Simon said...

Blogger Trooper York said...
"Harry Blackmun was a quiet and unassuming man who caused the greatest controversy in the Courts history since the civil war with his opinion in Roe v Wade."

Greater than Dred Scott, I'd say. Dred Scott was cauterized by the Civil War amendments, paid for in blood; Roe remains an open wound to this day. "I’m unaware of any other decision that inspired such sustained and visceral disagreement among the general population that was not subsequently resolved extrajudicially (Chisholm was repudiated by the 11th Amendment; Pollock by the 16th Amendment; and Dred Scott by four years of blood and steel)." Thus, "the appropriate analog for Roe is not Miranda, [as some have suggested,] but Plessy; segregation never achieved recognition as the legitimate, broadly-accepted status quo, and hostility to it grew year on year until it was eventually overruled. The meter never started running on Plessy; [and f]rankly, I have some doubts whether, in practise, the meter will ever start running on Roe...."

Elliott A said...

Simon...

Thank you

Simon said...

Elliot, no problem, but I should acknowledge that I messed up a little in the first clause of my second sentence: "[i]n most statutory cases," I should have written there.

Eli Blake said...

Henry (6:16)

Roosevelt was every bit as bad for civil rights as any other President of the past century. So yes, those 'obstructionist' justices had a case.

I wrote a post the other day http://tiodt.blogspot.com/2008/02/return-to-bad-old-hoover-days.html in which I suggested that virtually every single President since Coolidge (though in fact it is since Roosevelt-- Theodore) had greatly expanded government's powers of intrusion on privacy. The lone exception is Jimmy Carter, who was run out of Washington after one term.

Eli Blake said...

Henry (6:16)

Roosevelt was every bit as bad for civil rights as any other President of the past century. So yes, those 'obstructionist' justices had a case.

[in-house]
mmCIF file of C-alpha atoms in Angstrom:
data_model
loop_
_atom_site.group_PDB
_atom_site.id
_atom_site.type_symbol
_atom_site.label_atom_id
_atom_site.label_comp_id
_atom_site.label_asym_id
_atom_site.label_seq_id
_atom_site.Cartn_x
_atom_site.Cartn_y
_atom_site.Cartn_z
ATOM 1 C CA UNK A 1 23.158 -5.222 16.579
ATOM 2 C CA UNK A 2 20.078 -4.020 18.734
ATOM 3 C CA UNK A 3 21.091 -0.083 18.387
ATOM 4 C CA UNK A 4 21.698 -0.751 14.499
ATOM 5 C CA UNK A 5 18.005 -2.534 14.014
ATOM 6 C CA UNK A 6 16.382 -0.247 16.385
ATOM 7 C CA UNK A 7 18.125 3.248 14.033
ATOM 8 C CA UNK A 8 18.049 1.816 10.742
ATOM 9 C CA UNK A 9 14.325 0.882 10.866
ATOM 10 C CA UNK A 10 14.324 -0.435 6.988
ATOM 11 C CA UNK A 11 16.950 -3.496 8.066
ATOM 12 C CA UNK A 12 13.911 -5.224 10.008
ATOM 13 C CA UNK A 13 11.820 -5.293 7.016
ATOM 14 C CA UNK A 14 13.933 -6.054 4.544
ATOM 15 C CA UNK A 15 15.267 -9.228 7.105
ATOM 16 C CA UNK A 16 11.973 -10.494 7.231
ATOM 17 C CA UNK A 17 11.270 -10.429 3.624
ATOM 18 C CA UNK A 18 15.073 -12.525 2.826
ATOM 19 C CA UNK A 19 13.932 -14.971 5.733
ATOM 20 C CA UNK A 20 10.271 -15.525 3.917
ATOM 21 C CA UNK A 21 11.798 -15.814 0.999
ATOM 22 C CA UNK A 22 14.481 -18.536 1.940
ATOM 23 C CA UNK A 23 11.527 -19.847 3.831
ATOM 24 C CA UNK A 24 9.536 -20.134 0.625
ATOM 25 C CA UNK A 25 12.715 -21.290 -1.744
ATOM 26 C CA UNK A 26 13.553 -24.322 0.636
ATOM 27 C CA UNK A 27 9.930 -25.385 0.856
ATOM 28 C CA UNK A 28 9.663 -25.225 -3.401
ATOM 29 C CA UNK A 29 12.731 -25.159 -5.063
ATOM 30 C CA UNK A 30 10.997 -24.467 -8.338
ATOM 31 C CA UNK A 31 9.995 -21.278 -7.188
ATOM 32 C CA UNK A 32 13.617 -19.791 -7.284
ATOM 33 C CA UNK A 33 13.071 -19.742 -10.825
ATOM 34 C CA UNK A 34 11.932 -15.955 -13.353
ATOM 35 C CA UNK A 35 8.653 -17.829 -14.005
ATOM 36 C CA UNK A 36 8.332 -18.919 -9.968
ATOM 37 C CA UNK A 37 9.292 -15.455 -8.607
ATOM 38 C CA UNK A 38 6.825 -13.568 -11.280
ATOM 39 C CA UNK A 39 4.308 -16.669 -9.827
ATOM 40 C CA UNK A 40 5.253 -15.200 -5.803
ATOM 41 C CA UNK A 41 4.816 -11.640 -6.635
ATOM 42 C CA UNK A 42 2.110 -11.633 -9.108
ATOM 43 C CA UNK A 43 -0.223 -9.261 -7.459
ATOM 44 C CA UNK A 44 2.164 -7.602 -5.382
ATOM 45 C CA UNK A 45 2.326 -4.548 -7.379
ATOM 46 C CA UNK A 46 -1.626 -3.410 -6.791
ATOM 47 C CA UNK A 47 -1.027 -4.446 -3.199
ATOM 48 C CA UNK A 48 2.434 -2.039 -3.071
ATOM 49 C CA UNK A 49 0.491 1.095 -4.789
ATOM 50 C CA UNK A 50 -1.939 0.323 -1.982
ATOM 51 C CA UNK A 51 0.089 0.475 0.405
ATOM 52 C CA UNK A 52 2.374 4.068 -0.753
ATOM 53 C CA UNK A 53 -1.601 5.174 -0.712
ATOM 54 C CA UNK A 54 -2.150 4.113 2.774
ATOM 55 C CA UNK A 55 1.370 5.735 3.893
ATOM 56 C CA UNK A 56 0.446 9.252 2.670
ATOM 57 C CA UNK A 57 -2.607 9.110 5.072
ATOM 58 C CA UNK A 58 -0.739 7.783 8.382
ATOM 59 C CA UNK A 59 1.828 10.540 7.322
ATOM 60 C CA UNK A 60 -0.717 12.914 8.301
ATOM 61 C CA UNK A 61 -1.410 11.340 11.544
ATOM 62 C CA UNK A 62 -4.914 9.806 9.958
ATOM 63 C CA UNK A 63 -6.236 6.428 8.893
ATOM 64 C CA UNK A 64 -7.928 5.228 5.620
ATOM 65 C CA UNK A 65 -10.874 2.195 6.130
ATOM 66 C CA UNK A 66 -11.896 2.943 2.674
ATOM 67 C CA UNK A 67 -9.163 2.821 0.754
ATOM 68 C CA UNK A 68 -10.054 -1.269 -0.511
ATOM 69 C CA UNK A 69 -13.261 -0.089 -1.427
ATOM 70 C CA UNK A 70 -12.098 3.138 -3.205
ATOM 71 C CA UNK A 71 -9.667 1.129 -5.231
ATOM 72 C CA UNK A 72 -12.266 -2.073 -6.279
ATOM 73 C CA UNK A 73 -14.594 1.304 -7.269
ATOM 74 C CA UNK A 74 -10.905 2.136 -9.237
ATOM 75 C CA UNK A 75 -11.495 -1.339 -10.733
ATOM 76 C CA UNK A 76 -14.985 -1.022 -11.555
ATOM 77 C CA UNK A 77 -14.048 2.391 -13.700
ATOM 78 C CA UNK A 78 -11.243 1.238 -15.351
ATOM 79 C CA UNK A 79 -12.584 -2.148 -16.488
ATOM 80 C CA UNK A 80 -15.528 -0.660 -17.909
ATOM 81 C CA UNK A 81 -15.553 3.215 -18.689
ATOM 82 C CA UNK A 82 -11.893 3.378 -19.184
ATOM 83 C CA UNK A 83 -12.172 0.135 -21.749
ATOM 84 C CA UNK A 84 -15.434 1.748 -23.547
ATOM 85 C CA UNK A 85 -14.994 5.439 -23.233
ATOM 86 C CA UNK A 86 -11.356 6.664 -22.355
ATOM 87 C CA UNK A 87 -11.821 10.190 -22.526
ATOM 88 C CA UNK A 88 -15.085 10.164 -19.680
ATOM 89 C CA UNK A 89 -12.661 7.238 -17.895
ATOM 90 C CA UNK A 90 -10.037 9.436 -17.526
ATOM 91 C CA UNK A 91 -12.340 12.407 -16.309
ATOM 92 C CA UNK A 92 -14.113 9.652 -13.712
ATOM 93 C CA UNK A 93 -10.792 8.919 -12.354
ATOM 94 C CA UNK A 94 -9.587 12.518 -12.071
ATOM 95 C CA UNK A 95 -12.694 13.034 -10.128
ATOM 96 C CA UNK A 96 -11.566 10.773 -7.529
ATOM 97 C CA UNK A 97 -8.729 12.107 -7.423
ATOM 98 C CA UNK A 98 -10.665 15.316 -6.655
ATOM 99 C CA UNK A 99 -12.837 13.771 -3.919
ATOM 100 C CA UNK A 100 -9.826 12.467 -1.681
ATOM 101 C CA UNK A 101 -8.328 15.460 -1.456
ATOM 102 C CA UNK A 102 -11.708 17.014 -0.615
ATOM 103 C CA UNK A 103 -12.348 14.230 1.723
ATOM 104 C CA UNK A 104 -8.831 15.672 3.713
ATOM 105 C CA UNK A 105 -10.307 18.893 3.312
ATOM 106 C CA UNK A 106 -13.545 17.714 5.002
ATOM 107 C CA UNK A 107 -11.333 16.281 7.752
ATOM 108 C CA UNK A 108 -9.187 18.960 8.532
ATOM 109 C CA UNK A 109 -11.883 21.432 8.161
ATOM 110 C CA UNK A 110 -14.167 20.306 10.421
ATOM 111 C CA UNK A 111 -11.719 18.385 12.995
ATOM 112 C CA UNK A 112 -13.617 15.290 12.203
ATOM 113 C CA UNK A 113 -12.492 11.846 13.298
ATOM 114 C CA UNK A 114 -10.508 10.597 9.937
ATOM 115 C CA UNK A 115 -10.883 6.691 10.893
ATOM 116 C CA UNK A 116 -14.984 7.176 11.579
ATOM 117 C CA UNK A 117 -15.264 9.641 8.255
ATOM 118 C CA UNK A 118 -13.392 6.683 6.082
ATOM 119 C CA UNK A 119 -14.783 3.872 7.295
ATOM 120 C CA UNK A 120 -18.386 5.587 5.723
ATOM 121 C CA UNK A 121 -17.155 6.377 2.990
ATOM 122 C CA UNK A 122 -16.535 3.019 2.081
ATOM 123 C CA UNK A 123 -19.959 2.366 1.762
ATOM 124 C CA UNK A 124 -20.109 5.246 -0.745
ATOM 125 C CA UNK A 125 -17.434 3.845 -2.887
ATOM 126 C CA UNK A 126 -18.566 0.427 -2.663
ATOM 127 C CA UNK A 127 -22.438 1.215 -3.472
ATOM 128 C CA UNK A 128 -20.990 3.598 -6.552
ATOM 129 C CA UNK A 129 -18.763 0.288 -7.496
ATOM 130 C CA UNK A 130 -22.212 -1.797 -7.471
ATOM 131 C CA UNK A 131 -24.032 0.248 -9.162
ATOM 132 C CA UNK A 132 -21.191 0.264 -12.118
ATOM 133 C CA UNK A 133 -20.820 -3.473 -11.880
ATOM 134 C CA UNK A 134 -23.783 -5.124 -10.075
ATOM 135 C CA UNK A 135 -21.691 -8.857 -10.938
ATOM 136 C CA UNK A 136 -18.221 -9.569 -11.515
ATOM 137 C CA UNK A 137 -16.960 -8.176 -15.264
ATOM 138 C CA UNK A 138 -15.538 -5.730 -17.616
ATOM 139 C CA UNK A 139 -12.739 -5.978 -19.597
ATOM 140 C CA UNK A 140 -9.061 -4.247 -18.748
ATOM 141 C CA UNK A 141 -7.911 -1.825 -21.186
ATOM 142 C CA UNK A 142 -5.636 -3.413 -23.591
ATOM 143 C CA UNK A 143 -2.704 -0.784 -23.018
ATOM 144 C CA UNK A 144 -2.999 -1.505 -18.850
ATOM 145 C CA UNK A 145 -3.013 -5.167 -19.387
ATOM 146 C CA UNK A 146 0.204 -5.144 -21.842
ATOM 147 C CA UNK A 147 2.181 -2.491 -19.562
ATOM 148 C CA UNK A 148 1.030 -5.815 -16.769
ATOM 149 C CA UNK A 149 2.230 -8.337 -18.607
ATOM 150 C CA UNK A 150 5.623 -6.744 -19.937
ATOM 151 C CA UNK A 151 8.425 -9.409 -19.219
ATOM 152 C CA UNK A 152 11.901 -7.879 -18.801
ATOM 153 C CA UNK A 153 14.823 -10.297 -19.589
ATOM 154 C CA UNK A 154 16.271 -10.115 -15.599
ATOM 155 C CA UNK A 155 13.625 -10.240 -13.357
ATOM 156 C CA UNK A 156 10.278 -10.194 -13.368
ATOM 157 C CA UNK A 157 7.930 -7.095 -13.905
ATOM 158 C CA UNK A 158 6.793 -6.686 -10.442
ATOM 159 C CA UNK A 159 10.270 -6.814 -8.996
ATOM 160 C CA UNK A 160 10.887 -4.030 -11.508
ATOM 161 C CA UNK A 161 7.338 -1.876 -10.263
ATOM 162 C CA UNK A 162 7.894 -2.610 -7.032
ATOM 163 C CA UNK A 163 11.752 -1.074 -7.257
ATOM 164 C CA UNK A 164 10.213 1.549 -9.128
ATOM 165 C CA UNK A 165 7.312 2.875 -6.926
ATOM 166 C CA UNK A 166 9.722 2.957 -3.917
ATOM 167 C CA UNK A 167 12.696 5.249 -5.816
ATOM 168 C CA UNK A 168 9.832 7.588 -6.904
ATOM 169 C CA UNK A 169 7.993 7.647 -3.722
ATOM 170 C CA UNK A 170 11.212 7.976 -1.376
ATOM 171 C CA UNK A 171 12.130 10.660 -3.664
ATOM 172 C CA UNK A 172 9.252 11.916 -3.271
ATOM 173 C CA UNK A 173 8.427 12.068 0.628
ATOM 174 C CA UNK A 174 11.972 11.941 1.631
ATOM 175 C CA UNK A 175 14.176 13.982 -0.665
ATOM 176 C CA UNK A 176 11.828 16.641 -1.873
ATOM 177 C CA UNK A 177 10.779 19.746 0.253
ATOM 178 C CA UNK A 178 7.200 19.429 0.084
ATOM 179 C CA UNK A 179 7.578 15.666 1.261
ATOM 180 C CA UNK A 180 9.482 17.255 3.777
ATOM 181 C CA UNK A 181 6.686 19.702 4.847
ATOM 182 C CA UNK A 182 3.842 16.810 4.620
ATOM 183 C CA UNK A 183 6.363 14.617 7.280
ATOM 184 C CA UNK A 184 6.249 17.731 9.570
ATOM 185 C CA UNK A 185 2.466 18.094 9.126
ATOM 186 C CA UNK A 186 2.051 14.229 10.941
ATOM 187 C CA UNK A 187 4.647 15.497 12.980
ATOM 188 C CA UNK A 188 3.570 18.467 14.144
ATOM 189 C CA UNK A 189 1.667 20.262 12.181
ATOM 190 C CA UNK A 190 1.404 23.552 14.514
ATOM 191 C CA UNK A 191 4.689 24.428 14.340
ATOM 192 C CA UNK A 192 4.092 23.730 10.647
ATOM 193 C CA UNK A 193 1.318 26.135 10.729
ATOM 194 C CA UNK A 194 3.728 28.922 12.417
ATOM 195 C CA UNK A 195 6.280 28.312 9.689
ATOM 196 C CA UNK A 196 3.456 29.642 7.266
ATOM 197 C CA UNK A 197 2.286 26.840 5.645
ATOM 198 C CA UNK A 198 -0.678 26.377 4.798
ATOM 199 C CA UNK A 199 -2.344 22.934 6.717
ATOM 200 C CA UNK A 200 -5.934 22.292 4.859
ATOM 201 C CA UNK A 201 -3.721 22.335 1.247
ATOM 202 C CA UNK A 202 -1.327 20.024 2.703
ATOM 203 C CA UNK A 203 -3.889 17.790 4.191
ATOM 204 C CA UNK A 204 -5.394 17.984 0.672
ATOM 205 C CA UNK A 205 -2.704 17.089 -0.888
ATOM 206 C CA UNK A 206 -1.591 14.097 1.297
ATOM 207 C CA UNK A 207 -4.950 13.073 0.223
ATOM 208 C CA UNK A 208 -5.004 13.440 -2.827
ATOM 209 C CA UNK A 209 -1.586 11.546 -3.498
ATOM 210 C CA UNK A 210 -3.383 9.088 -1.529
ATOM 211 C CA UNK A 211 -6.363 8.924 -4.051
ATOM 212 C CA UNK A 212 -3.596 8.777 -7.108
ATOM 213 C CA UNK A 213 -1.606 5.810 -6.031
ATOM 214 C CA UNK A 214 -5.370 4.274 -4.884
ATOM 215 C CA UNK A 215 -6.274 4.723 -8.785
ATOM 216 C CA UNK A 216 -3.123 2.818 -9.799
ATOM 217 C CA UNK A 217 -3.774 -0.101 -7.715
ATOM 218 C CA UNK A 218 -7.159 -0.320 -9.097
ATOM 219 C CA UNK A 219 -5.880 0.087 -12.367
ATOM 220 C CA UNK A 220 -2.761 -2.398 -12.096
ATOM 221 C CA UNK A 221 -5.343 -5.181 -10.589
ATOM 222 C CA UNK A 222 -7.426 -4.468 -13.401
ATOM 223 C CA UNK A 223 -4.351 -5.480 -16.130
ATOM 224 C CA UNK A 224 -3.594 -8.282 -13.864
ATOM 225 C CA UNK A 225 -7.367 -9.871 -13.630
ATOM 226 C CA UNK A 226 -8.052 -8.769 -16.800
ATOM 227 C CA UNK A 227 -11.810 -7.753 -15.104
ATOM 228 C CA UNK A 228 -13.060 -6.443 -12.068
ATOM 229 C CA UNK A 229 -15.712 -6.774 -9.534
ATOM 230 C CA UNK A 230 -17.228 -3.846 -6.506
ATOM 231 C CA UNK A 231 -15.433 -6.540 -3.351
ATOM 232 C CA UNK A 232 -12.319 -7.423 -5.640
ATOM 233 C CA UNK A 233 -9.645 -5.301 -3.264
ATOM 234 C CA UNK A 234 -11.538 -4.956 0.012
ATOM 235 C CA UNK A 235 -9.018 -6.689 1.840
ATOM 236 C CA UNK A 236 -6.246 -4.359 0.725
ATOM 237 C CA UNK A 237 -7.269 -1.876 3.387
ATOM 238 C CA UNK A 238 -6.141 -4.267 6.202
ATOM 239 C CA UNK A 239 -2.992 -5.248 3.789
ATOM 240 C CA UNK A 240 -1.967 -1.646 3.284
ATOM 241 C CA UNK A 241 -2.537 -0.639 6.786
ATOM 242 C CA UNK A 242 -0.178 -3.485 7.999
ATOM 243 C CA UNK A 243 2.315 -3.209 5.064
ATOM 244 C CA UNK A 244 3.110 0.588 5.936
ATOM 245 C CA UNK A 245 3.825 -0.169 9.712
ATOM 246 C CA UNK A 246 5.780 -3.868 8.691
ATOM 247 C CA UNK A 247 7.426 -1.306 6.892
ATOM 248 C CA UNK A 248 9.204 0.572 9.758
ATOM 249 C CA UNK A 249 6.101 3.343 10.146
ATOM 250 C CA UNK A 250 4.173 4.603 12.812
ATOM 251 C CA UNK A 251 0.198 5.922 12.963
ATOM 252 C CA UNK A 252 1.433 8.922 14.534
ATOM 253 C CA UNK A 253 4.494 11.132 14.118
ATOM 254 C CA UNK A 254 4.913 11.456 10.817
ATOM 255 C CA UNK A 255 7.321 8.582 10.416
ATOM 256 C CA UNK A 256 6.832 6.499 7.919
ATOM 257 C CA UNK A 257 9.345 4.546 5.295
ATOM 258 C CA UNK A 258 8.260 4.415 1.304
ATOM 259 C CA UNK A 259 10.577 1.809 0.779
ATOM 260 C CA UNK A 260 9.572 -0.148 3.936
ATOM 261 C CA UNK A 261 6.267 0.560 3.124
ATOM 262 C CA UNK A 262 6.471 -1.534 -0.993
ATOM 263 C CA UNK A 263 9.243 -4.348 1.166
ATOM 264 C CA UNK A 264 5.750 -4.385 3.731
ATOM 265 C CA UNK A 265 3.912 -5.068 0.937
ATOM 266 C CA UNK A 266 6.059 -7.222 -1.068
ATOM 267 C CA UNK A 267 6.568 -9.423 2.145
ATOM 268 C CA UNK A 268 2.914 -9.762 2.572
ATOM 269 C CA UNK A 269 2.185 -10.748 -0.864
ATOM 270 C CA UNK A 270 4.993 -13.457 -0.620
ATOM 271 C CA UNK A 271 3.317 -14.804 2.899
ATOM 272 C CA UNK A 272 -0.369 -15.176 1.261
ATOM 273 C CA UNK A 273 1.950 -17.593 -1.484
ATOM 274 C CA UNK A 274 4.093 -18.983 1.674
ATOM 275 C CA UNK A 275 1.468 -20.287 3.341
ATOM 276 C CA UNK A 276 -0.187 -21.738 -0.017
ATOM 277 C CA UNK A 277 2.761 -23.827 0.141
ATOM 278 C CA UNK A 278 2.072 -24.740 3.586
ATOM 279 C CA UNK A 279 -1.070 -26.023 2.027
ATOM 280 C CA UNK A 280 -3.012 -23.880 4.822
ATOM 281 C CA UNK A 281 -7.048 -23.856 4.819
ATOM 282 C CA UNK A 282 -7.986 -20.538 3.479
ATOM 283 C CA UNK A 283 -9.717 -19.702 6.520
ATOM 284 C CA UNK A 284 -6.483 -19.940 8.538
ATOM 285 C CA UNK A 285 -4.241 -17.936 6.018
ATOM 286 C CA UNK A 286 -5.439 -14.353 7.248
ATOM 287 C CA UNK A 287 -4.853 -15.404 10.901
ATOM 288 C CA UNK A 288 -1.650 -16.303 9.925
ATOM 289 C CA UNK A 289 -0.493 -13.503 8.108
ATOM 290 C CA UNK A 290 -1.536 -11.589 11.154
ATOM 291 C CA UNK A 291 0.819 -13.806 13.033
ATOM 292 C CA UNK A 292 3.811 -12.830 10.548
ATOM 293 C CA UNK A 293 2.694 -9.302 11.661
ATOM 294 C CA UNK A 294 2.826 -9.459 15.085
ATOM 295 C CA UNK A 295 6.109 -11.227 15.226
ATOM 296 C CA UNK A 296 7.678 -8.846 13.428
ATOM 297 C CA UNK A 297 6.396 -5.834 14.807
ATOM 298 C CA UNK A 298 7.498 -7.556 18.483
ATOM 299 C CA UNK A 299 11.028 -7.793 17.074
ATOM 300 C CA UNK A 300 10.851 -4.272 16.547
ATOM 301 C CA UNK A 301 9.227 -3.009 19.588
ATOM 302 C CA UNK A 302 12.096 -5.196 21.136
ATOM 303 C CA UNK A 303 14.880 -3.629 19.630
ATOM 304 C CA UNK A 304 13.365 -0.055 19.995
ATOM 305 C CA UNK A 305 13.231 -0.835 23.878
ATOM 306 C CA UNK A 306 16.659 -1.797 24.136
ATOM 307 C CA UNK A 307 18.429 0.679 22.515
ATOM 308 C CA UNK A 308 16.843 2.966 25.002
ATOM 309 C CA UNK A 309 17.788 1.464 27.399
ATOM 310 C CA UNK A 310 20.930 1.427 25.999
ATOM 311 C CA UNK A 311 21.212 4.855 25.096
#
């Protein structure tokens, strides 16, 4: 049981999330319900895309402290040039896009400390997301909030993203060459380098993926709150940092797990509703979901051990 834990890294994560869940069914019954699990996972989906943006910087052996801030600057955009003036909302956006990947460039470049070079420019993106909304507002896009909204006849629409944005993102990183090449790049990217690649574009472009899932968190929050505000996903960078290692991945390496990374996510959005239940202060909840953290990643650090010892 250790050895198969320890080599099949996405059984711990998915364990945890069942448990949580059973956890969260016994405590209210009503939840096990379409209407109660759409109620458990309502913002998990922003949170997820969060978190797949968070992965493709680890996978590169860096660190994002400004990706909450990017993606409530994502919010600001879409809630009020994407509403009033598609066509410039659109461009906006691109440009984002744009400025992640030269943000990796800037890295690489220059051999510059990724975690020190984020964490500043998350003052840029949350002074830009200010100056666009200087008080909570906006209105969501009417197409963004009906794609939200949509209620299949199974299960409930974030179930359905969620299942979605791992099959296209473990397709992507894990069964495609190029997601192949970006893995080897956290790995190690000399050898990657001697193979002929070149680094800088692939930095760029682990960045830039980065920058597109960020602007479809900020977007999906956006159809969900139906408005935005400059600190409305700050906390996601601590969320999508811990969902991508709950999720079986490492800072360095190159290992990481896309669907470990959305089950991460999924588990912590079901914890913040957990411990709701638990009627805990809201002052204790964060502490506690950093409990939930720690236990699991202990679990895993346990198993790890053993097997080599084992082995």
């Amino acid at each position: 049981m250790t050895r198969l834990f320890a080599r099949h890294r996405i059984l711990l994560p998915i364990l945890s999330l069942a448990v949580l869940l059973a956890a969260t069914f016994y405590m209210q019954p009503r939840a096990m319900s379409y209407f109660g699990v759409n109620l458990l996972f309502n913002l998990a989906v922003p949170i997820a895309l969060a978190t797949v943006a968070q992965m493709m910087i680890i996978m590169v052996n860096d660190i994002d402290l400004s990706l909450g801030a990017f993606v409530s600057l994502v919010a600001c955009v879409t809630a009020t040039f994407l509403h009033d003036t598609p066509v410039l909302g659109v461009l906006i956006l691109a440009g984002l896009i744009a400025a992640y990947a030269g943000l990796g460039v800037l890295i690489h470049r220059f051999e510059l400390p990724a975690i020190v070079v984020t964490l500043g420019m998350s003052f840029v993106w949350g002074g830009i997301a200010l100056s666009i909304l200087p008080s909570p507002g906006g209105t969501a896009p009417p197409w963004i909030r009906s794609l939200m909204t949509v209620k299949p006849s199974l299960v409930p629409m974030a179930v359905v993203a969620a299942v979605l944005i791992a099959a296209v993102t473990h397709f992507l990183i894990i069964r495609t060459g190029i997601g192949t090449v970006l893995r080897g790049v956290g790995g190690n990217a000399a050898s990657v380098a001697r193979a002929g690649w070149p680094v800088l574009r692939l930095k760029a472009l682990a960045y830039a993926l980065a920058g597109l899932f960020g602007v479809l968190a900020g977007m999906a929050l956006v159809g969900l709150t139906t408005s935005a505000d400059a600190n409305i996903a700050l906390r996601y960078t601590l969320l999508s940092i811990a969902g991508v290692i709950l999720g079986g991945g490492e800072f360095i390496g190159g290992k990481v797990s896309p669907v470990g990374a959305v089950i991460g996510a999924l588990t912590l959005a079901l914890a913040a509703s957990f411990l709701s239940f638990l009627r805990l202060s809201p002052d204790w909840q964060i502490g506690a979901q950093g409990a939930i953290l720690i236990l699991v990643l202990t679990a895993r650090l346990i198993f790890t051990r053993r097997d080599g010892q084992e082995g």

I wrote a post the other day http://tiodt.blogspot.com/2008/02/return-to-bad-old-hoover-days.html in which I suggested that virtually every single President since Coolidge (though in fact it is since Roosevelt-- Theodore) had greatly expanded government's powers of intrusion on privacy. The lone exception is Jimmy Carter, who was run out of Washington after one term.

Simon said...

Eli, my recolletion is that they called them the "four horsemen" - Sutherland, Van Devanter, McReynolds, and I forget the fourth man - Butler, maybe.

somefeller said...

"Greater than Dred Scott, I'd say. Dred Scott was cauterized by the Civil War amendments, paid for in blood; Roe remains an open wound to this day."

Dred Scott led to the continued subjection of an entire race of people and a massive Civil War in which hundreds of thousands of Americans died. Roe v. Wade has led to some political nastiness, grist for the mill for legal-academic debates and occasional acts of terrorism. I don't think one can seriously argue that Roe v. Wade is a bigger deal than Dred Scott in its effects.

Simon said...

Somefeller:
"I don't think one can seriously argue that Roe v. Wade is a bigger deal than Dred Scott in its effects."

Of course one can. Roe was decided thirty five years ago and remains a bitterly divisive issue in American politics on which every Presidential election and supreme court nomination turn. It remains the single biggest issue in American politics, period, for both sides. Dred Scott was decided in 1856; by 1891, 35 years later, it was a dead letter. It was irrelevant. Yes, Roe is now a bigger deal than Dred Scott was then - and that's without even getting into the respective death tolls of the civil war (<1m) vs. Roe (c.50m).

Hoosier Daddy said...
This comment has been removed by the author.
Hoosier Daddy said...

Of course one can. Roe was decided thirty five years ago and remains a bitterly divisive issue in American politics on which every Presidential election and supreme court nomination turn

Roe is divisive from the standpoint of the effects you described; presidential elections, SC nominations and yes its been going on for 35 years and likely to continue. I think somefeller's point is that Roe has not resulted in a civil war in which 700,000 Americans killed each other over. So in terms of 'effect', Roe after 35 years spurs heated debates but it hasn't resulted in half the country taking up arms to establish pro-choice/pro-life states.

Simon said...

Hoosier Daddy said...
"I think somefeller's point is that Roe has not resulted in a civil war in which 700,000 Americans killed each other over."

Well, it's resulted in a 35 year slaughter in which an unknown number of Americans have killed circa fifty million of our posterity. Of course it's not a civil war - the victims are in no position to fight back.

somefeller said...